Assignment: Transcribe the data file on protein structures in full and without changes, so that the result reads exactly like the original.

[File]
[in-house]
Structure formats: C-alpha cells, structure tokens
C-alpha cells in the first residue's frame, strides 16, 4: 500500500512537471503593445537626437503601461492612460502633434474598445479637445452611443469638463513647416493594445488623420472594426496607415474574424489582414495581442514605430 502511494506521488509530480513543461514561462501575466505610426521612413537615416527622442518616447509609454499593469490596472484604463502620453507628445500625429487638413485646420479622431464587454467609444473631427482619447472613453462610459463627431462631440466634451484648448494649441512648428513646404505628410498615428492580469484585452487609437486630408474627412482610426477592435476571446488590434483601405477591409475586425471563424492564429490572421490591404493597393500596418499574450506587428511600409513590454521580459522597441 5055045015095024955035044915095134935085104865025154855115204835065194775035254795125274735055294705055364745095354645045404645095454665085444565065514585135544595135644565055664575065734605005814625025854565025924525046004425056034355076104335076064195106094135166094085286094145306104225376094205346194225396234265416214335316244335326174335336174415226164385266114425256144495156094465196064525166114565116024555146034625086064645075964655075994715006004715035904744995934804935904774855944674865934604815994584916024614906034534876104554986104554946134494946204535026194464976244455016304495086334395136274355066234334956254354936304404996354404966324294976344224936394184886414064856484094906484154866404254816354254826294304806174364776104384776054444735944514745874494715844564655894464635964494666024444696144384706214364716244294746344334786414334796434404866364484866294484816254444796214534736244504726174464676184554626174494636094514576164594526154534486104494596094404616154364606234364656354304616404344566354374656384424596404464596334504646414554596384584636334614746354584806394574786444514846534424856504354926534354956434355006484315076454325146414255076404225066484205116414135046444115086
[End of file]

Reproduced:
[in-house]
Structure formats: C-alpha cells, structure tokens
C-alpha cells in the first residue's frame, strides 16, 4: 500500500512537471503593445537626437503601461492612460502633434474598445479637445452611443469638463513647416493594445488623420472594426496607415474574424489582414495581442514605430 502511494506521488509530480513543461514561462501575466505610426521612413537615416527622442518616447509609454499593469490596472484604463502620453507628445500625429487638413485646420479622431464587454467609444473631427482619447472613453462610459463627431462631440466634451484648448494649441512648428513646404505628410498615428492580469484585452487609437486630408474627412482610426477592435476571446488590434483601405477591409475586425471563424492564429490572421490591404493597393500596418499574450506587428511600409513590454521580459522597441 5055045015095024955035044915095134935085104865025154855115204835065194775035254795125274735055294705055364745095354645045404645095454665085444565065514585135544595135644565055664575065734605005814625025854565025924525046004425056034355076104335076064195106094135166094085286094145306104225376094205346194225396234265416214335316244335326174335336174415226164385266114425256144495156094465196064525166114565116024555146034625086064645075964655075994715006004715035904744995934804935904774855944674865934604815994584916024614906034534876104554986104554946134494946204535026194464976244455016304495086334395136274355066234334956254354936304404996354404966324294976344224936394184886414064856484094906484154866404254816354254826294304806174364776104384776054444735944514745874494715844564655894464635964494666024444696144384706214364716244294746344334786414334796434404866364484866294484816254444796214534736244504726174464676184554626174494636094514576164594526154534486104494596094404616154364606234364656354304616404344566354374656384424596404464596334504646414554596384584636334614746354584806394574786444514846534424856504354926534354956434355006484315076454325146414255076404225066484205116414135046444115086